EBM and Clinical Support Librarians@UCHC

A blog for medical students, faculty and librarians about their use of evidence based medicine, clinical literature, Web 2.0, sources and search strategies

Open Access, Scholarly Communications, News: BioMedCentral set to join the Springer family

More swift change in the Science-Technology-Medicine publishing industry took place this week when Springer Science+Business announced their intention to acquire BioMedCentral (BMC), currently the largest open-access publishing platform in the world.

Photo Credit: http://www.springer-sbm.de/ – All rights reserved – Copyright 2008


Here are a few facts about BioMedCentral. The first paragraph was taken from the Springer press release and the second paragraph is from the BMC “About” page:

BioMedCentral is an STM publisher which has pioneered the open access publishing model. All peer-reviewed research articles published by BioMedCentral are made immediately and freely accessible online, and are licensed to allow redistribution and reuse.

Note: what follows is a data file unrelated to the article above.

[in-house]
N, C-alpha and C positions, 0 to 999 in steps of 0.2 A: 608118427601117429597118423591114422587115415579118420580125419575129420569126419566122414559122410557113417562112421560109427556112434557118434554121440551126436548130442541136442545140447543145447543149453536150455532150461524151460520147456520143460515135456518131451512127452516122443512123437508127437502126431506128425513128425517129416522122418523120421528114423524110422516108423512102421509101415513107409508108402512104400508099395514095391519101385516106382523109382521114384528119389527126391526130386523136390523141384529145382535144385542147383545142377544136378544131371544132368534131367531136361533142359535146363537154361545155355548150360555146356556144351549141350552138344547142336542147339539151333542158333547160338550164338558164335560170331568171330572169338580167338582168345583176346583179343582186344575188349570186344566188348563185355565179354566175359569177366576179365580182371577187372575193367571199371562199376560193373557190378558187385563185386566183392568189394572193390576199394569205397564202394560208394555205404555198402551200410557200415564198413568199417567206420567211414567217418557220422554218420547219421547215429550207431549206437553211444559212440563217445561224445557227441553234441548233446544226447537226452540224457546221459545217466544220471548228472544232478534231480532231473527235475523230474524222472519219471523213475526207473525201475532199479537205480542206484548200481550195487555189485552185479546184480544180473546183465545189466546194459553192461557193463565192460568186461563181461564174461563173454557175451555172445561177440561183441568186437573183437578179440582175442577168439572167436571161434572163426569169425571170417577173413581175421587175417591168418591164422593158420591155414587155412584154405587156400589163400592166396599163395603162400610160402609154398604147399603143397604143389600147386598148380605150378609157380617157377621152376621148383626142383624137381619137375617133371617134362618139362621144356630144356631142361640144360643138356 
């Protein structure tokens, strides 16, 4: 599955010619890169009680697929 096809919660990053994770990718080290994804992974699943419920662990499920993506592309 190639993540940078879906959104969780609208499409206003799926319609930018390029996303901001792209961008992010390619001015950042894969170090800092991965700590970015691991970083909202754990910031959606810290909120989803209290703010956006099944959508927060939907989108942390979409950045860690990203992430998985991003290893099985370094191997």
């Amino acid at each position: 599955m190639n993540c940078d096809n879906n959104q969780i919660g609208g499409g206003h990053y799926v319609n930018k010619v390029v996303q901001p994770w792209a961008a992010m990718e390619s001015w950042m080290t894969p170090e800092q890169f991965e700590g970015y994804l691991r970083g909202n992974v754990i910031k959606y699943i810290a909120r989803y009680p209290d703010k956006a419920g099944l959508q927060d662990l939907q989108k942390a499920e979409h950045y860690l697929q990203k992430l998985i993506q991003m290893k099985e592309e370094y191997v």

BMC is committed to maintaining high standards through full and stringent peer-review. All research articles in BMC‘s journals receive rapid and thorough peer review….BMC has a portfolio of 193 journals including general titles such as Journal of Biology as well as specialist journals (e.g. BMC Bioinformatics or Malaria Journal) that focus on particular disciplines.”

” All the research published by BMC journals is open access, but BMC also provides access to various additional products and services that require a subscription. For example, certain BMC journals such as Genome Biology publish commissioned review content available only to subscribers. Other subscription-only products include Faculty of 1000, a literature evaluation service that covers both biology and medicine. BMC also operates Open Repository, a hosted digital repository solution for institutions.


Springer‘s corporate slogan is “We Manage Knowledge”.  As do librarians  🙂

P.S. New York Magazine on Sept 14 2008 ran an article written by Boris Kachka about the general state of the book publishing industry, entitled “The End“, which can be read online at this link.


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